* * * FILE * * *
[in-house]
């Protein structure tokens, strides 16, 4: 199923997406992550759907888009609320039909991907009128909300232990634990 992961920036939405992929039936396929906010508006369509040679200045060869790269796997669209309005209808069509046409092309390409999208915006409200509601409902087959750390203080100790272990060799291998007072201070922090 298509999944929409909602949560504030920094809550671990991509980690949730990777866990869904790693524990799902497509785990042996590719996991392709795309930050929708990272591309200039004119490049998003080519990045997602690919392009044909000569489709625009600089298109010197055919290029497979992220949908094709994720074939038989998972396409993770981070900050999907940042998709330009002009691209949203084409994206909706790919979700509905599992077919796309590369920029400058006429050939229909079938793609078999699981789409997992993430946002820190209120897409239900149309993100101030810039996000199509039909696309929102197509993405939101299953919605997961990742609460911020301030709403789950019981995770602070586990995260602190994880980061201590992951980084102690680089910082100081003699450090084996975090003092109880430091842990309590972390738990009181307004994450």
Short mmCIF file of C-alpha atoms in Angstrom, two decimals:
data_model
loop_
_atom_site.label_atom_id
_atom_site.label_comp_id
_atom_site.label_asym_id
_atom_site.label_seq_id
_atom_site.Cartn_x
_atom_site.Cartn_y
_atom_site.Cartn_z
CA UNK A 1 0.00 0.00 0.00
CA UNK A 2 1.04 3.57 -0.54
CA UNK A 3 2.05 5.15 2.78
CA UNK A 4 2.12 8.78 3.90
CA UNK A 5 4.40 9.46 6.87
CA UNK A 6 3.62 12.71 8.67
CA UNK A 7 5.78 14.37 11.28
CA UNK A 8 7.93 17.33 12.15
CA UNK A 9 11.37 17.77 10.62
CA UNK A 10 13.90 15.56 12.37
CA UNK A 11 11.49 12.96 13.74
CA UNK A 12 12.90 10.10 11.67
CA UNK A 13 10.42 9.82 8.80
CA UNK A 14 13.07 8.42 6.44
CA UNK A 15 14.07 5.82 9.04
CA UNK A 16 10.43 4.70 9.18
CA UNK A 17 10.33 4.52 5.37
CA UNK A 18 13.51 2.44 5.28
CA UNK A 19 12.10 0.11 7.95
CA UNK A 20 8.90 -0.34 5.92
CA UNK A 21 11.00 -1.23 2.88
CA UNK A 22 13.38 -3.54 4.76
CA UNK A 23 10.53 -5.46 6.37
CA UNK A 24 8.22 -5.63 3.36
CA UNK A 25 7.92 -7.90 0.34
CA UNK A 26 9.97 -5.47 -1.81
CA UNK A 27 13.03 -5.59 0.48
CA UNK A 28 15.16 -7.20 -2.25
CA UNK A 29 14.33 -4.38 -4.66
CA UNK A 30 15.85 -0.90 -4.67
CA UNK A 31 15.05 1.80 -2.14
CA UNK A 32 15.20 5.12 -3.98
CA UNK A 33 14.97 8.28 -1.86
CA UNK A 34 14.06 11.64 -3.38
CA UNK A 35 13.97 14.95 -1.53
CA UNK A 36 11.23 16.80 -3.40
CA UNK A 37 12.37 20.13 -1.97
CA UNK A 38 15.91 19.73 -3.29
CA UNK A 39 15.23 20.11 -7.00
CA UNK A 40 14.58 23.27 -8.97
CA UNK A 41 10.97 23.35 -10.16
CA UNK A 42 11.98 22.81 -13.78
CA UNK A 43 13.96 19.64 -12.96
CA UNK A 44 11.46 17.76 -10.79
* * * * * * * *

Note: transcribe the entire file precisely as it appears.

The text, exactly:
[in-house]
């Protein structure tokens, strides 16, 4: 199923997406992550759907888009609320039909991907009128909300232990634990 992961920036939405992929039936396929906010508006369509040679200045060869790269796997669209309005209808069509046409092309390409999208915006409200509601409902087959750390203080100790272990060799291998007072201070922090 298509999944929409909602949560504030920094809550671990991509980690949730990777866990869904790693524990799902497509785990042996590719996991392709795309930050929708990272591309200039004119490049998003080519990045997602690919392009044909000569489709625009600089298109010197055919290029497979992220949908094709994720074939038989998972396409993770981070900050999907940042998709330009002009691209949203084409994206909706790919979700509905599992077919796309590369920029400058006429050939229909079938793609078999699981789409997992993430946002820190209120897409239900149309993100101030810039996000199509039909696309929102197509993405939101299953919605997961990742609460911020301030709403789950019981995770602070586990995260602190994880980061201590992951980084102690680089910082100081003699450090084996975090003092109880430091842990309590972390738990009181307004994450």
Short mmCIF file of C-alpha atoms in Angstrom, two decimals:
data_model
loop_
_atom_site.label_atom_id
_atom_site.label_comp_id
_atom_site.label_asym_id
_atom_site.label_seq_id
_atom_site.Cartn_x
_atom_site.Cartn_y
_atom_site.Cartn_z
CA UNK A 1 0.00 0.00 0.00
CA UNK A 2 1.04 3.57 -0.54
CA UNK A 3 2.05 5.15 2.78
CA UNK A 4 2.12 8.78 3.90
CA UNK A 5 4.40 9.46 6.87
CA UNK A 6 3.62 12.71 8.67
CA UNK A 7 5.78 14.37 11.28
CA UNK A 8 7.93 17.33 12.15
CA UNK A 9 11.37 17.77 10.62
CA UNK A 10 13.90 15.56 12.37
CA UNK A 11 11.49 12.96 13.74
CA UNK A 12 12.90 10.10 11.67
CA UNK A 13 10.42 9.82 8.80
CA UNK A 14 13.07 8.42 6.44
CA UNK A 15 14.07 5.82 9.04
CA UNK A 16 10.43 4.70 9.18
CA UNK A 17 10.33 4.52 5.37
CA UNK A 18 13.51 2.44 5.28
CA UNK A 19 12.10 0.11 7.95
CA UNK A 20 8.90 -0.34 5.92
CA UNK A 21 11.00 -1.23 2.88
CA UNK A 22 13.38 -3.54 4.76
CA UNK A 23 10.53 -5.46 6.37
CA UNK A 24 8.22 -5.63 3.36
CA UNK A 25 7.92 -7.90 0.34
CA UNK A 26 9.97 -5.47 -1.81
CA UNK A 27 13.03 -5.59 0.48
CA UNK A 28 15.16 -7.20 -2.25
CA UNK A 29 14.33 -4.38 -4.66
CA UNK A 30 15.85 -0.90 -4.67
CA UNK A 31 15.05 1.80 -2.14
CA UNK A 32 15.20 5.12 -3.98
CA UNK A 33 14.97 8.28 -1.86
CA UNK A 34 14.06 11.64 -3.38
CA UNK A 35 13.97 14.95 -1.53
CA UNK A 36 11.23 16.80 -3.40
CA UNK A 37 12.37 20.13 -1.97
CA UNK A 38 15.91 19.73 -3.29
CA UNK A 39 15.23 20.11 -7.00
CA UNK A 40 14.58 23.27 -8.97
CA UNK A 41 10.97 23.35 -10.16
CA UNK A 42 11.98 22.81 -13.78
CA UNK A 43 13.96 19.64 -12.96
CA UNK A 44 11.46 17.76 -10.79